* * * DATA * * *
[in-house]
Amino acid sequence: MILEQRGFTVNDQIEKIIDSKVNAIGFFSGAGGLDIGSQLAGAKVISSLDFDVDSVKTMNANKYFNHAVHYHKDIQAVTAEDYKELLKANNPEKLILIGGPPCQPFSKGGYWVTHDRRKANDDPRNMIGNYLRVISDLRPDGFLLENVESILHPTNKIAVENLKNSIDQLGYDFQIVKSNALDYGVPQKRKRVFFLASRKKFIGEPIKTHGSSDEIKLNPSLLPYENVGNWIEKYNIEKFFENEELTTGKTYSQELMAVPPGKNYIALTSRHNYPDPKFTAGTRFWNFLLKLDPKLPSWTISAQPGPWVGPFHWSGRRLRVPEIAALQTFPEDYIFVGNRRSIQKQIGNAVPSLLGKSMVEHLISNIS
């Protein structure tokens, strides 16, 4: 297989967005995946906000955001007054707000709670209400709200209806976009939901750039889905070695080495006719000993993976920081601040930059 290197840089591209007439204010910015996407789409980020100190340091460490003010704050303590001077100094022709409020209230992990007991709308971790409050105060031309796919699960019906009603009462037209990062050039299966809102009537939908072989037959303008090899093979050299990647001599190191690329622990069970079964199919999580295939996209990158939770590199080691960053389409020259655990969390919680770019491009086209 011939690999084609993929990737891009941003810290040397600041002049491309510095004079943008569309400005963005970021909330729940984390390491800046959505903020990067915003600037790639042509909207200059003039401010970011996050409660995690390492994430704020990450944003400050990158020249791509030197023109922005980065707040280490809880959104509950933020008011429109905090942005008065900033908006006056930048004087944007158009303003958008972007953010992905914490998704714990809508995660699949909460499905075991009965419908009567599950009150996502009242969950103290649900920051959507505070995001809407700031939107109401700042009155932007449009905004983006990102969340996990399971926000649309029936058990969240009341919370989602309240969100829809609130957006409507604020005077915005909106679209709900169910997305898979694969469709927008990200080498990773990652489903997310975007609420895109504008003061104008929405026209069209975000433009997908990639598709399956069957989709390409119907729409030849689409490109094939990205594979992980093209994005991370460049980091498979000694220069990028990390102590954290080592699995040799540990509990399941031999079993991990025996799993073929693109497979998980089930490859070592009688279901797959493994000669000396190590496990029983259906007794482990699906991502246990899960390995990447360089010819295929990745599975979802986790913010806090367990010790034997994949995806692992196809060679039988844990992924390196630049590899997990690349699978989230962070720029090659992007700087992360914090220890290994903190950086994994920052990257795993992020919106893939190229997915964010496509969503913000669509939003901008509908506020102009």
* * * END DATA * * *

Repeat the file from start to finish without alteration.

[in-house]
Amino acid sequence: MILEQRGFTVNDQIEKIIDSKVNAIGFFSGAGGLDIGSQLAGAKVISSLDFDVDSVKTMNANKYFNHAVHYHKDIQAVTAEDYKELLKANNPEKLILIGGPPCQPFSKGGYWVTHDRRKANDDPRNMIGNYLRVISDLRPDGFLLENVESILHPTNKIAVENLKNSIDQLGYDFQIVKSNALDYGVPQKRKRVFFLASRKKFIGEPIKTHGSSDEIKLNPSLLPYENVGNWIEKYNIEKFFENEELTTGKTYSQELMAVPPGKNYIALTSRHNYPDPKFTAGTRFWNFLLKLDPKLPSWTISAQPGPWVGPFHWSGRRLRVPEIAALQTFPEDYIFVGNRRSIQKQIGNAVPSLLGKSMVEHLISNIS
């Protein structure tokens, strides 16, 4: 297989967005995946906000955001007054707000709670209400709200209806976009939901750039889905070695080495006719000993993976920081601040930059 290197840089591209007439204010910015996407789409980020100190340091460490003010704050303590001077100094022709409020209230992990007991709308971790409050105060031309796919699960019906009603009462037209990062050039299966809102009537939908072989037959303008090899093979050299990647001599190191690329622990069970079964199919999580295939996209990158939770590199080691960053389409020259655990969390919680770019491009086209 011939690999084609993929990737891009941003810290040397600041002049491309510095004079943008569309400005963005970021909330729940984390390491800046959505903020990067915003600037790639042509909207200059003039401010970011996050409660995690390492994430704020990450944003400050990158020249791509030197023109922005980065707040280490809880959104509950933020008011429109905090942005008065900033908006006056930048004087944007158009303003958008972007953010992905914490998704714990809508995660699949909460499905075991009965419908009567599950009150996502009242969950103290649900920051959507505070995001809407700031939107109401700042009155932007449009905004983006990102969340996990399971926000649309029936058990969240009341919370989602309240969100829809609130957006409507604020005077915005909106679209709900169910997305898979694969469709927008990200080498990773990652489903997310975007609420895109504008003061104008929405026209069209975000433009997908990639598709399956069957989709390409119907729409030849689409490109094939990205594979992980093209994005991370460049980091498979000694220069990028990390102590954290080592699995040799540990509990399941031999079993991990025996799993073929693109497979998980089930490859070592009688279901797959493994000669000396190590496990029983259906007794482990699906991502246990899960390995990447360089010819295929990745599975979802986790913010806090367990010790034997994949995806692992196809060679039988844990992924390196630049590899997990690349699978989230962070720029090659992007700087992360914090220890290994903190950086994994920052990257795993992020919106893939190229997915964010496509969503913000669509939003901008509908506020102009």